Today, we had a Chernobyl tour! We had to be up for around 06:15 and then had a 45 minute walk to the bus stop!
We arrived at the bus stop early enough to be able to pop to McDonald’s for a (VERY CHEAP) breakfast! Also, the wrapping is obviously in Ukrainian and looks awesome!
During the bus journey, we were speaking with some Swedish people, as well as some people from other places and we realised that EuroVision is currently on in Kiev, so most of the bus were in Kiev for that!
We had about a 2 hour journey to the 30km exclusion area, as well as passport control. Once we arrived through passport control, we stopped at a town called Zalissya.
Zalissya – Залiсся
Zalissya was our first stop and certainly one of the best! We were able to walk around all of the remaining buildings and go inside them, take whatever pictures we want and really get a feel for the abandoned village!
There was an old lady that lived in the village up until 2015, and so it has only been officially abandoned since her death in that year! She refused to move out when the evacuation happened, and so lived alone until she died.
Inside this village was everything that could be required. A doctors, houses, village hall and a church.
Chernobyl – Чорнобиль
Next was the actual town of Chernobyl.
This town is actually inhabited today, and although not many people live there are workers there such as the fire department and administration workers.
The town is mostly like any other Ukrainian town as it’s still being used today, but there are still abandoned buildings around.
Chernobyl was cool to see and visit, as obviously it’s called Chernobyl, but as it is a working town, it’s not much different from Ukraine.
Duga Base – Дуга Басе
Duga Base was a hidden secret military base just past the town of Chernobyl.
This place was used for a missile detection radar, which was built to detect missiles from the USA.
ChPP (Chernobyl Power Plant) – ЧПП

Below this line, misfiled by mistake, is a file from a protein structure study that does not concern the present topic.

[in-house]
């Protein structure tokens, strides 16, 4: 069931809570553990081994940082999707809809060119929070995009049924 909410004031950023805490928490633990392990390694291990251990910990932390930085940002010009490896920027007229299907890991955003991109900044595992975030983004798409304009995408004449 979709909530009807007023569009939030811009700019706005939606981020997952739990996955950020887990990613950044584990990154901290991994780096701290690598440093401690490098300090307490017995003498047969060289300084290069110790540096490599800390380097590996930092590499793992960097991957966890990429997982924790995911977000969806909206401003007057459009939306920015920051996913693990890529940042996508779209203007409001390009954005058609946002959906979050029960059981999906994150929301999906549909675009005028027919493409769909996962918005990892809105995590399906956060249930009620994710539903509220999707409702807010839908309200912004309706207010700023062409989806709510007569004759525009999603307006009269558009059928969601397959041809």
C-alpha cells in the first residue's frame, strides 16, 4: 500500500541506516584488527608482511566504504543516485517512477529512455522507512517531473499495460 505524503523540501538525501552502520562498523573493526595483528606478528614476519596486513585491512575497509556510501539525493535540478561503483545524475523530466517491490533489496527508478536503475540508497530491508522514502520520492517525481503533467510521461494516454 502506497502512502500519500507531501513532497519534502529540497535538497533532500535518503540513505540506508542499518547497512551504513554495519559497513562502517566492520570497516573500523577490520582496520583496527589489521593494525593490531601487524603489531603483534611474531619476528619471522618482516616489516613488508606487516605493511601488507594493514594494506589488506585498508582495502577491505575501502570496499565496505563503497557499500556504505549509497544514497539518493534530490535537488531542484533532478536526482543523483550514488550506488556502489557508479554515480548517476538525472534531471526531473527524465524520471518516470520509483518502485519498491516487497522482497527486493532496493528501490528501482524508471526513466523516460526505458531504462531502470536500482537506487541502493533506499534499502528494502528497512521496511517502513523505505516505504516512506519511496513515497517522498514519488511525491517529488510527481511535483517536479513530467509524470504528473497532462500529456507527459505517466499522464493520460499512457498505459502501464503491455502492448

Next was the main area which most people think of when they think of Chernobyl. The nuclear plant.
In all honesty, the plant isn’t that interesting to visit. The sarcophagus has been converted by a new metal structure so now that all that can be seen of reactor 4. There will be a photo of this on Facebook, but it’s nothing special.
We had lunch in the worker Cafe in the power plant, which was awesome! As you can see below:
There are still workers working in ChPP, around 3000. These are contractors who are finishing the new structure which was placed over the 30 year old sarcophagus, which is there to make it safe for 100 years, during which time, the old sarcophagus will be dismantled.
Red Forest – червоний ліс
There is nothing much to report from here, except that it is the most radioactive part of the exclusion zone! This was the forest in which a lot of contaminated materials were be buried.
Prypiat – Припать
Prypiat, the closest and most affected city to the power plant, was by far the best experience, for many reasons!
There’s far too many photos for this blog, but we got some incredible photos. This town was abandoned due to the radiation from the disaster, all 45000 people had to be evacuated and were in under 3 minutes!
Now, the town is not inhabited, but it’s still incredible.
There is a stadium and amusement Park which were never officially opened but we’re due to be opened just a few days after the blast.
Prypiat was a different town to most. This town was large and had small amounts of capitalism, which was unheard of in the USSR. People could buy pretty much anything from the supermarket, which was not possible elsewhere due to government restrictions.
The town was known as a ‘model city’ and excursions would take place to Prypiat like they would today!
The town was built alongside the power plant for a place to house the workers of the plant. Therefore, it was created in just 1970.
As mentioned, we have many photos and videos of the tour, but not all can go on the blog! They will be on Facebook soon!
I guess you could say we were lucky, but we ended up getting stuck in Prypiat! Our bus broke down when we went to leave, so we had to wait for a new bus to arrive.. 2.5 hours later!
So, one of the guides said he would show us more of Prypiat while we wait.
We had to sign rules when entering the exclusion zone and one of the rules was that we do not enter buildings.
During our ‘extra tour’, we entered many buildings, which was incredible!
We saw the swimming pool, a cinema, the Theatre, the gym, an apartment building and the roof which had an amazing view including the reactors and the satellites!
We had a good 2 hour extra tour of going inside buildings like the above as well as schools and other places.
This was an amazing experience and the breakdown made it even more incredible!
What was cool too was that as a ‘sorry’ for getting stuck, we were given goodie bags when we got back to Kiev including a small bottle of Vodka (Водка), some food and some water, which was a lovely gesture!
Be sure to check out all the photos on Facebook in the next few days!
This is why we came traveling.
– Mr and Mrs Hale